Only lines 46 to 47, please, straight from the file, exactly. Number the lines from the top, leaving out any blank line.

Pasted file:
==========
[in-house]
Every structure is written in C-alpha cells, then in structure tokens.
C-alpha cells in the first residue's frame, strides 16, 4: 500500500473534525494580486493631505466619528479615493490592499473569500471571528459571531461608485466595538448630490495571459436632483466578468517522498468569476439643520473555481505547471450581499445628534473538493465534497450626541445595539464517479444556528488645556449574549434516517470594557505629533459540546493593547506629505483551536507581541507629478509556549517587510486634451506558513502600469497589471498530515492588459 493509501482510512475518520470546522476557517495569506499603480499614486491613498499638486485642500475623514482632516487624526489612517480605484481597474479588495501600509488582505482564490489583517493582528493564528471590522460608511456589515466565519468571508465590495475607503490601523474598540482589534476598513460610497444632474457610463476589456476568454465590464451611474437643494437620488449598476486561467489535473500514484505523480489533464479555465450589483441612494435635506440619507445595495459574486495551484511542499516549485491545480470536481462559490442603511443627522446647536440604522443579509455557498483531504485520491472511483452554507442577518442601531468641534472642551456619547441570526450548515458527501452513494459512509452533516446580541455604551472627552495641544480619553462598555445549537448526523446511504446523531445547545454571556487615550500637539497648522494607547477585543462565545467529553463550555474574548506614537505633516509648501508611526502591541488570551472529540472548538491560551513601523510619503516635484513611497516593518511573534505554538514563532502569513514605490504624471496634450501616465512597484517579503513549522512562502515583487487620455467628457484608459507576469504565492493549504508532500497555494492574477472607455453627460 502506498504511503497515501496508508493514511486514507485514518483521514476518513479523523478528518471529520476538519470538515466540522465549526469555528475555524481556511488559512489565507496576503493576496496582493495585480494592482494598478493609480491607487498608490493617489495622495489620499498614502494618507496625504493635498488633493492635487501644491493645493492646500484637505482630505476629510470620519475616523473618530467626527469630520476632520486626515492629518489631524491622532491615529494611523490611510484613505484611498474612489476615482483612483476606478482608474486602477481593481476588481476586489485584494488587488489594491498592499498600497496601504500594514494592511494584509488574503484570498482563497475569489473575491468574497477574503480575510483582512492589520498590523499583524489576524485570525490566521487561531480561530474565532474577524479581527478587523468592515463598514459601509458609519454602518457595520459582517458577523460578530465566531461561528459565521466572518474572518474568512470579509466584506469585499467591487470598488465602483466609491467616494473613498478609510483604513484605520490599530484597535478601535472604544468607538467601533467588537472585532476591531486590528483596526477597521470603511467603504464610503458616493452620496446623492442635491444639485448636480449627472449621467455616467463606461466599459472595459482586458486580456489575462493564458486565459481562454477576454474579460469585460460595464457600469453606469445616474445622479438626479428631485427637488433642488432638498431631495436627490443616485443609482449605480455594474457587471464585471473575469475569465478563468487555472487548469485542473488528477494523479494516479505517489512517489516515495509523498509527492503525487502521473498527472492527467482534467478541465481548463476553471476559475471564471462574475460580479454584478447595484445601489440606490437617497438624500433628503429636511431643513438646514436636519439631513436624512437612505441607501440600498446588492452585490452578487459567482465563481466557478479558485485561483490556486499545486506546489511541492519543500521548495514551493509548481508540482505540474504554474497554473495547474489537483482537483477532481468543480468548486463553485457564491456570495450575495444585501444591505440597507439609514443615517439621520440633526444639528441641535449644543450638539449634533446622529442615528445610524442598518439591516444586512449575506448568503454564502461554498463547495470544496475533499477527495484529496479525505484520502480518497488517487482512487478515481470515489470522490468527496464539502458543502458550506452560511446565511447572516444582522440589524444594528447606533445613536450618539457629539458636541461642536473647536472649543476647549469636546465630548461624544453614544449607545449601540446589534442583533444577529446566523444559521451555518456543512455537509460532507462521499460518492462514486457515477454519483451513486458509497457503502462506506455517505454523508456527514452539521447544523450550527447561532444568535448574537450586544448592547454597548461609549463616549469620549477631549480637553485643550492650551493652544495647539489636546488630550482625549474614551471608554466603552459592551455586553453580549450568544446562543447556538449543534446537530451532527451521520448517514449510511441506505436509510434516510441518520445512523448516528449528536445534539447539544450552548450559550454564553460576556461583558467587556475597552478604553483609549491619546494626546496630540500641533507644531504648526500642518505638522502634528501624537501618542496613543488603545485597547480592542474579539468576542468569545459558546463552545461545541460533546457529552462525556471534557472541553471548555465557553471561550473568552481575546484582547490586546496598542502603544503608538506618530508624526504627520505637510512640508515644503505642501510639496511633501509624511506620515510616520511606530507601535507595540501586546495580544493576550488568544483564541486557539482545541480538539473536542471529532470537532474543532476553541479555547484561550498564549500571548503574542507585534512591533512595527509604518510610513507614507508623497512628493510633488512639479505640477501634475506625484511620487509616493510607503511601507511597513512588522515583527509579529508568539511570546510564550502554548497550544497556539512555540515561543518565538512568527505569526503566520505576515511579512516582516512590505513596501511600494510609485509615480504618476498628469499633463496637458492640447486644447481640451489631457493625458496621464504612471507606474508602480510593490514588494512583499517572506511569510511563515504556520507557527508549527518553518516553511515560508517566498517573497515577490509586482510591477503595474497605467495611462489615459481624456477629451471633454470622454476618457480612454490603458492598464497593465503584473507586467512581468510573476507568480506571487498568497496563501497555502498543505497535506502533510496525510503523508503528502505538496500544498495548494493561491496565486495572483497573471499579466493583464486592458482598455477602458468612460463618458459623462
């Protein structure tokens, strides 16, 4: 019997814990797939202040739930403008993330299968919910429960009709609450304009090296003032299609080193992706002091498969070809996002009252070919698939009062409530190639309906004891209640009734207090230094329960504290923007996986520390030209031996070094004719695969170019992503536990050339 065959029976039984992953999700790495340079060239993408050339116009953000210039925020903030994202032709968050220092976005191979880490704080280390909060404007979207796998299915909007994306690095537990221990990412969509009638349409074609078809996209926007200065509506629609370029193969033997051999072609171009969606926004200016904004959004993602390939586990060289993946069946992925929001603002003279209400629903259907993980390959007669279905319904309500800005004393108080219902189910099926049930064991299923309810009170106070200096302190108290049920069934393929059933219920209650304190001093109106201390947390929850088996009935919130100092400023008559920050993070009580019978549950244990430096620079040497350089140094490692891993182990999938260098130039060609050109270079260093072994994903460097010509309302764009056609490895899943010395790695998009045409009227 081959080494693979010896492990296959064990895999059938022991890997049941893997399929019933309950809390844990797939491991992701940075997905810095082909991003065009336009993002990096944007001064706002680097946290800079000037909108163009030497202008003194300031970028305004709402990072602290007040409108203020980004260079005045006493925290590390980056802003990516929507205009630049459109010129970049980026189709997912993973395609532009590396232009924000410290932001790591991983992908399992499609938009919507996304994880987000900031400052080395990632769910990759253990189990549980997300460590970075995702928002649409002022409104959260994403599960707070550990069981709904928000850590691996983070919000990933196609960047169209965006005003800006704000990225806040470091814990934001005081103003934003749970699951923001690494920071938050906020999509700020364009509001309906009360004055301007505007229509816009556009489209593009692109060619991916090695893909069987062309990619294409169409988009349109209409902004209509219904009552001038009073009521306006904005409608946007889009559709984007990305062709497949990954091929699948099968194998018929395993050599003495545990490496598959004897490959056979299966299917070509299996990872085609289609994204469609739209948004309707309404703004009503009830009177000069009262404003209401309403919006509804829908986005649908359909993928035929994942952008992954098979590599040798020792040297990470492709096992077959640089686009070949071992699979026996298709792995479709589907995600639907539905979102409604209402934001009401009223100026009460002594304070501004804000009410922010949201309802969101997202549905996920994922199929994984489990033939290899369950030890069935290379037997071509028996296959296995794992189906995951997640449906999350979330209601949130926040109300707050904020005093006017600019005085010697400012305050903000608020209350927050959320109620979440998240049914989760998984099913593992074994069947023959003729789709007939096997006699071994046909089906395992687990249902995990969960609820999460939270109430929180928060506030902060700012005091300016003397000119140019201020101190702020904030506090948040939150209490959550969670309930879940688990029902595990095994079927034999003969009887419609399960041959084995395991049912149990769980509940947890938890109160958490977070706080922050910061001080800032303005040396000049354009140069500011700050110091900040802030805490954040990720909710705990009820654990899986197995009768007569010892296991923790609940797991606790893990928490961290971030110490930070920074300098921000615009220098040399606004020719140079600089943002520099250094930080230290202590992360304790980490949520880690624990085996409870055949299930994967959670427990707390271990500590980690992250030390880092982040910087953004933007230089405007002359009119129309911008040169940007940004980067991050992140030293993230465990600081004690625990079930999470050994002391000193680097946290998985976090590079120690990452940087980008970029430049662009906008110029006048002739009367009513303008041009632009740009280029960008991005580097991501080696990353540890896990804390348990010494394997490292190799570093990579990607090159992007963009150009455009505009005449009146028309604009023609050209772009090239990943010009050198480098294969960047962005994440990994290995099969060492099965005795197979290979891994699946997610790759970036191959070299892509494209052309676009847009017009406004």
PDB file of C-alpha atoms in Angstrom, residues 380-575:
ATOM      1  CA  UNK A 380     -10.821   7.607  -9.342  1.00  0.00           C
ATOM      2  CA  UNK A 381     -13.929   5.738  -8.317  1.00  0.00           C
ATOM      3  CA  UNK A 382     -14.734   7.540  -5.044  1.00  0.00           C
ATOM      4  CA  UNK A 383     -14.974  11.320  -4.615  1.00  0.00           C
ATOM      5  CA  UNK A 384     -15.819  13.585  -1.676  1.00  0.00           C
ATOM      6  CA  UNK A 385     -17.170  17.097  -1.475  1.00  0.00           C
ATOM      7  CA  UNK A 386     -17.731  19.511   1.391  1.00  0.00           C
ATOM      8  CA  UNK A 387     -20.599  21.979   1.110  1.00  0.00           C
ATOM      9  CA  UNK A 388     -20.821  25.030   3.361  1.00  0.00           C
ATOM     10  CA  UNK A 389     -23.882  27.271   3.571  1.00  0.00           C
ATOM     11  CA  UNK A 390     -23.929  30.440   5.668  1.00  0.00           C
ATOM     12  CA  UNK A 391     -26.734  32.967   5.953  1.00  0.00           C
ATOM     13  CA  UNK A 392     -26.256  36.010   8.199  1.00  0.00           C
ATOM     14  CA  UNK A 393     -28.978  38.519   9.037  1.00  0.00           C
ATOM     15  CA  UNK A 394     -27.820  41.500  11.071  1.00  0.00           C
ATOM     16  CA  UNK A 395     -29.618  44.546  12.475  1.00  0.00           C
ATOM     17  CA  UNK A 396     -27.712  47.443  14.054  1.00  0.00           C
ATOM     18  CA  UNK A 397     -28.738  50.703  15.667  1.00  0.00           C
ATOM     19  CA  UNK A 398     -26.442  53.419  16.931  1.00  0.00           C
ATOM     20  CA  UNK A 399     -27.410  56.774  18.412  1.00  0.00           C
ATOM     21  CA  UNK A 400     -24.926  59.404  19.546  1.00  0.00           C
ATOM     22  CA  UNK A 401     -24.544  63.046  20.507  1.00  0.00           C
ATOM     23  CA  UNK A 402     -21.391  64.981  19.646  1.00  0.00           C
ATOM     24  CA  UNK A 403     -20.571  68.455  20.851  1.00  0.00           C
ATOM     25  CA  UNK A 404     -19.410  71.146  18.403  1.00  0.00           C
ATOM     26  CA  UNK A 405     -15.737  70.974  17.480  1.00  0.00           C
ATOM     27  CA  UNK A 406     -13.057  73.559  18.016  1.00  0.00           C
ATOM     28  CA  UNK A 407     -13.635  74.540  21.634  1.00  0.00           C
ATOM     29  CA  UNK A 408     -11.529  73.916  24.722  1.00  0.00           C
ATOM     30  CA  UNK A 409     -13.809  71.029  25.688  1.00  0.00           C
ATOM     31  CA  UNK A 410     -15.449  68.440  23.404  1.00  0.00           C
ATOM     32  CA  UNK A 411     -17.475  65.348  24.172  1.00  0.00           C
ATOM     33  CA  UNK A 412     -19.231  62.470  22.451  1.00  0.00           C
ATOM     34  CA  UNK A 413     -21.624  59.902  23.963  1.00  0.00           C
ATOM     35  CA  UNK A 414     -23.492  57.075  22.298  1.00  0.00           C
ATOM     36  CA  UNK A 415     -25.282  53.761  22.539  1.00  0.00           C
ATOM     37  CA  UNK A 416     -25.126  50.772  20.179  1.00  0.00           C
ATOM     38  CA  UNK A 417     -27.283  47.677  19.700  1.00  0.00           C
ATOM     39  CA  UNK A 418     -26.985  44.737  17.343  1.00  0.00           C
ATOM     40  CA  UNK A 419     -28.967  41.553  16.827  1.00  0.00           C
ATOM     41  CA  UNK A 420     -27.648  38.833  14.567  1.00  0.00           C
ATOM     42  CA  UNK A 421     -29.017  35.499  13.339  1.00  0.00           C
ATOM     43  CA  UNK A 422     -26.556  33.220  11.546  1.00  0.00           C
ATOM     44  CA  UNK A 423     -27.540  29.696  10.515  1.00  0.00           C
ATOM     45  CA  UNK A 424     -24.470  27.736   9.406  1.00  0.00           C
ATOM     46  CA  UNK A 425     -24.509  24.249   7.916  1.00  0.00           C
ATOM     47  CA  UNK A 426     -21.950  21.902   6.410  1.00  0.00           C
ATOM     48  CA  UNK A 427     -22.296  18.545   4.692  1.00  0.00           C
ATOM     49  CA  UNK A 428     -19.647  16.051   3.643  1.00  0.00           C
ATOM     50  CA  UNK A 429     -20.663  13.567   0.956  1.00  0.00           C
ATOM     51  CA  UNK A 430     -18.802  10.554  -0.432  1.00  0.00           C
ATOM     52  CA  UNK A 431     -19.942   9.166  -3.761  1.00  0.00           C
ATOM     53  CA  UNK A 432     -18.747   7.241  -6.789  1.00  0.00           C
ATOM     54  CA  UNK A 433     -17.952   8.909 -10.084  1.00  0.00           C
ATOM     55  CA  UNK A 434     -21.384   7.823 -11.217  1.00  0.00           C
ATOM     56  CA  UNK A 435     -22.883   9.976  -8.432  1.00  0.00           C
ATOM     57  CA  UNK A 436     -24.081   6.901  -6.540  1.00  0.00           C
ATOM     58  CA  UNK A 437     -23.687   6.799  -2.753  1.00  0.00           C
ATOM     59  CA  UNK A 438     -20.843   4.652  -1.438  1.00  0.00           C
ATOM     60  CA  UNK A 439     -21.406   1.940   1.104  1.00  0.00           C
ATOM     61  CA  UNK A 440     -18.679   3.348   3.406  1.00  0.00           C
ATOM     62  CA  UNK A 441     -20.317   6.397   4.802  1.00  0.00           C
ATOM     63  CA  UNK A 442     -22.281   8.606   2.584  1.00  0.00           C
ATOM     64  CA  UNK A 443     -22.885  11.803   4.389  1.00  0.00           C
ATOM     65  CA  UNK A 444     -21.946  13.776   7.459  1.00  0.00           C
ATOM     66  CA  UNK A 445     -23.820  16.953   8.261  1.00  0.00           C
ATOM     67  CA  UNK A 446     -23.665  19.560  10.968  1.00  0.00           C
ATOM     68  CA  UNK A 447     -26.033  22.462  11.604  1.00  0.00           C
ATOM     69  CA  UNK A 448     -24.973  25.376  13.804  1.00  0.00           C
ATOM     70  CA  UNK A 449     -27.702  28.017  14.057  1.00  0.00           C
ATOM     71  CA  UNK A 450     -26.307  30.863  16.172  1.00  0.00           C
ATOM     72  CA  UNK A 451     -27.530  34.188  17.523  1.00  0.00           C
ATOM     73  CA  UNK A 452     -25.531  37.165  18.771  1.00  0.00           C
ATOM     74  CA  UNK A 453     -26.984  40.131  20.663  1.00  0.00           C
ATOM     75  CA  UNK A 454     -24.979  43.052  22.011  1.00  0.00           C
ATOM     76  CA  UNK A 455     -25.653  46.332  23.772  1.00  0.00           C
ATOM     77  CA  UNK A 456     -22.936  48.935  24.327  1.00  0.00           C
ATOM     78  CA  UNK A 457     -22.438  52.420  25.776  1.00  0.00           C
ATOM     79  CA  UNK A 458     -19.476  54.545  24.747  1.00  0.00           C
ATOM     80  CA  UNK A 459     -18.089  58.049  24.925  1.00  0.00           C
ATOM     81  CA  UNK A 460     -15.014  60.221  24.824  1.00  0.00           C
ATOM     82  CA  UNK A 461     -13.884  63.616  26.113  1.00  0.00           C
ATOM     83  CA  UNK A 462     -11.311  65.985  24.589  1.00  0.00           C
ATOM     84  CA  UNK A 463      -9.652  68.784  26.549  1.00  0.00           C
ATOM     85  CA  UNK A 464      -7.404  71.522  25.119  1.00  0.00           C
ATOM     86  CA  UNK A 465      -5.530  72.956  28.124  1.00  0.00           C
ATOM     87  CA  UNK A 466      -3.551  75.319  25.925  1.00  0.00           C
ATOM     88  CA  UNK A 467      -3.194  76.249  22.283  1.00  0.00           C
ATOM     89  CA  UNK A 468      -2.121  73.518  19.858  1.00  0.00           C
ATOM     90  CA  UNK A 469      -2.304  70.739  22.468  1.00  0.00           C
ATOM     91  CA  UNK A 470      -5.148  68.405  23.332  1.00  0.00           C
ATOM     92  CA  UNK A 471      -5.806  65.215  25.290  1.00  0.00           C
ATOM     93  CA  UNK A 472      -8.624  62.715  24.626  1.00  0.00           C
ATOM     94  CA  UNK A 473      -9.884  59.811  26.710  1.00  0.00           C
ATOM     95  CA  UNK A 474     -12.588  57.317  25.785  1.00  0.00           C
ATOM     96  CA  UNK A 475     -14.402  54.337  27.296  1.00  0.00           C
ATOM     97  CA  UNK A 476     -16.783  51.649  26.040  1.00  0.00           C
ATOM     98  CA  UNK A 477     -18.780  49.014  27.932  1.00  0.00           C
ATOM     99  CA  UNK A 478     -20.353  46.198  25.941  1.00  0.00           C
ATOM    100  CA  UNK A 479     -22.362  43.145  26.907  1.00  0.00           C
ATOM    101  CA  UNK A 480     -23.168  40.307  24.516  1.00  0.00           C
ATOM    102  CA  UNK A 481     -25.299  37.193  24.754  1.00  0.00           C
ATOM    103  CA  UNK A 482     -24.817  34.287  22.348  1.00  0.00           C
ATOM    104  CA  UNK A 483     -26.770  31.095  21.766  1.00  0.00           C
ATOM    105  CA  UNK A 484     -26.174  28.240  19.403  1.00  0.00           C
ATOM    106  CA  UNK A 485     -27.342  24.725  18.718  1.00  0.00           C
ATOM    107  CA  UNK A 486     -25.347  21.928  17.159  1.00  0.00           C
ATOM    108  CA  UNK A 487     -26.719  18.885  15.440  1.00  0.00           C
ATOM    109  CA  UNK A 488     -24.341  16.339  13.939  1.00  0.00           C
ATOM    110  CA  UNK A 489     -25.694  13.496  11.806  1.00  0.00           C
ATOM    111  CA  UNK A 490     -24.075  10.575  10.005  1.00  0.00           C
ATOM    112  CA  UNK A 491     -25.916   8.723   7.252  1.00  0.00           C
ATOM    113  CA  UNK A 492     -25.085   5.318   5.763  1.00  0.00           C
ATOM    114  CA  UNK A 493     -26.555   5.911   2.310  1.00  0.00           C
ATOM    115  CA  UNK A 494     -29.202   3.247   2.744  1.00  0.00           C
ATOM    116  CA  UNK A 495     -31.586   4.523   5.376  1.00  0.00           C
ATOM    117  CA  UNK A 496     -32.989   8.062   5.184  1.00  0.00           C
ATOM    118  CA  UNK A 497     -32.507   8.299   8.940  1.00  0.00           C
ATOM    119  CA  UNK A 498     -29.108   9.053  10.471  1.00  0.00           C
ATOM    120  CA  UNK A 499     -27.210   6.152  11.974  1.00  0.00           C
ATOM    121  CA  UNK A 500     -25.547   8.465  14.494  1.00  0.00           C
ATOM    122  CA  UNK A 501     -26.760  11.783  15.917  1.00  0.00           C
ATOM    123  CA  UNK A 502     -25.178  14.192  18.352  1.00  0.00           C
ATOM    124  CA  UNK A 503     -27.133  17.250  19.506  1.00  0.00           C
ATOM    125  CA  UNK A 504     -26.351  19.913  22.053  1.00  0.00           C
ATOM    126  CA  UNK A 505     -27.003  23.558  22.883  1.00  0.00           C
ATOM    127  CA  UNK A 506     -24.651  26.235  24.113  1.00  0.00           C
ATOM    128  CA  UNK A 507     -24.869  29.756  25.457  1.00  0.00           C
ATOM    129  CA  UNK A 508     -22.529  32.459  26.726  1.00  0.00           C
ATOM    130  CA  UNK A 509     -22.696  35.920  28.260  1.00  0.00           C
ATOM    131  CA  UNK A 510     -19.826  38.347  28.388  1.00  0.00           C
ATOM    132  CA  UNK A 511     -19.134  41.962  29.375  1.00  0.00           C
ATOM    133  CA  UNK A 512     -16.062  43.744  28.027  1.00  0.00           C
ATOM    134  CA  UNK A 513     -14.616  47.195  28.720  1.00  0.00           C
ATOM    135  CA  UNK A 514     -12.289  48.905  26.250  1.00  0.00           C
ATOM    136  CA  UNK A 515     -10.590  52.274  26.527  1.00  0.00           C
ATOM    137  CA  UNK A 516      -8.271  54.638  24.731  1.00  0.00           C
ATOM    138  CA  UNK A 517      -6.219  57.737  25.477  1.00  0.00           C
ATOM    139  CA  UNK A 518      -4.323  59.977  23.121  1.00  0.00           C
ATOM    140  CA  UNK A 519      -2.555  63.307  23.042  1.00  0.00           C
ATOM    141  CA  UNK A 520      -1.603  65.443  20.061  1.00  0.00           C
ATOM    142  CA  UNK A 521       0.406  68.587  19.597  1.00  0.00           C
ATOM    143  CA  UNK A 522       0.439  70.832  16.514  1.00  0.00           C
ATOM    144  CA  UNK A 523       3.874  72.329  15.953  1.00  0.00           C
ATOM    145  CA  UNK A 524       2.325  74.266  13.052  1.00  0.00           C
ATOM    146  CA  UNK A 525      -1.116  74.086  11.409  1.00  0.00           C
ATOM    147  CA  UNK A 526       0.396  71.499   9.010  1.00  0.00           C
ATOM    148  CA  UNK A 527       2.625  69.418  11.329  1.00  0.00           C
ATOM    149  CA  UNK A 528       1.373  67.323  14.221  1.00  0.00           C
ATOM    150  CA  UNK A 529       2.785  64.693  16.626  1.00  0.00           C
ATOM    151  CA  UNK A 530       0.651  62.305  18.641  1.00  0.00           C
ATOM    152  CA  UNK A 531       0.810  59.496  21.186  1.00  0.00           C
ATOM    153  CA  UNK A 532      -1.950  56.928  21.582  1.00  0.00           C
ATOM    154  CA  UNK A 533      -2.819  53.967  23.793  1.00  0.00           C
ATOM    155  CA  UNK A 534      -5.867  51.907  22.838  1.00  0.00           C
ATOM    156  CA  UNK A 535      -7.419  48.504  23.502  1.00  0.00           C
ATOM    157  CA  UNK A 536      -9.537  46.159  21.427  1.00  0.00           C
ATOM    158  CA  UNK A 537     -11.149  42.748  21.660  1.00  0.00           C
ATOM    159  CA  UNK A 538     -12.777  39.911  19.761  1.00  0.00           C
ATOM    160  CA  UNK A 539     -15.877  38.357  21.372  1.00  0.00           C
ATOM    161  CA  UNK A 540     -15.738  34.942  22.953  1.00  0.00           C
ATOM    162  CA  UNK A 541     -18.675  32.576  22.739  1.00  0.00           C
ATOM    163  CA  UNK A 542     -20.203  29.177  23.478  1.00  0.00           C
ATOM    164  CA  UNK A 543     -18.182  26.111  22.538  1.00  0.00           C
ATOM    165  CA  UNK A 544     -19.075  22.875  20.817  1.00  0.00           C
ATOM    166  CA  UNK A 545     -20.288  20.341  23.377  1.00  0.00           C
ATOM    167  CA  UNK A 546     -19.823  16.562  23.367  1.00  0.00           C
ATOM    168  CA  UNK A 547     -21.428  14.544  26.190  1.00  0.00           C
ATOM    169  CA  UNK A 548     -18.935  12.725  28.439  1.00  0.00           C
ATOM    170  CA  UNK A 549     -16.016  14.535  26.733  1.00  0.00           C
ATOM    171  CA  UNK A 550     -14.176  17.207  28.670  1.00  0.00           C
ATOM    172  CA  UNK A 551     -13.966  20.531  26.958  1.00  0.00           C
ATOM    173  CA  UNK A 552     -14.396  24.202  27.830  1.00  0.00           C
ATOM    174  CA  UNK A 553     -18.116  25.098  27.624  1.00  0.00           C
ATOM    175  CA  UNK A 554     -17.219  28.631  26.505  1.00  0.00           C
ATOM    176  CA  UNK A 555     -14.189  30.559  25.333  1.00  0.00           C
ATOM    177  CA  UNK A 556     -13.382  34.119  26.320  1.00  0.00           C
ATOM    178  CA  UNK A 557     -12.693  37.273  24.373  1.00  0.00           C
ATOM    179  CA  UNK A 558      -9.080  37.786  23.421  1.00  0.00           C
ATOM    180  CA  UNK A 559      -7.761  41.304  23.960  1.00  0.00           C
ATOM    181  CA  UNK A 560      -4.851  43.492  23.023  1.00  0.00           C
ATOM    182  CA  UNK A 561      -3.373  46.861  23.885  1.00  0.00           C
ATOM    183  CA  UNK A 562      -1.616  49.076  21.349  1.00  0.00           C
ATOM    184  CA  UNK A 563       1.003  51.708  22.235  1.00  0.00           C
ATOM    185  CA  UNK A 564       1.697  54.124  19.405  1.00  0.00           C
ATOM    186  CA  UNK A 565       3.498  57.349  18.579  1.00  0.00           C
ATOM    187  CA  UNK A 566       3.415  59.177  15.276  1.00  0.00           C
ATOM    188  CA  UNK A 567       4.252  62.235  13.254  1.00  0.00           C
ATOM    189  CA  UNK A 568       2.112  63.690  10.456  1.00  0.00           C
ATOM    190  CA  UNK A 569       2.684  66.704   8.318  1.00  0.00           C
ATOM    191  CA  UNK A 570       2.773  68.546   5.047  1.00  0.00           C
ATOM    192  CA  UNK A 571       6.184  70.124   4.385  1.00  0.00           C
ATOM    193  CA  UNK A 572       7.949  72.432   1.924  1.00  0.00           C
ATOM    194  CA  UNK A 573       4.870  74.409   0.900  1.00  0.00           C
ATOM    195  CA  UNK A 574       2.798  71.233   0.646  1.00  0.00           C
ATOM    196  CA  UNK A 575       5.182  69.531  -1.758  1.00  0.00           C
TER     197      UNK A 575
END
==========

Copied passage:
ATOM     41  CA  UNK A 420     -27.648  38.833  14.567  1.00  0.00           C
ATOM     42  CA  UNK A 421     -29.017  35.499  13.339  1.00  0.00           C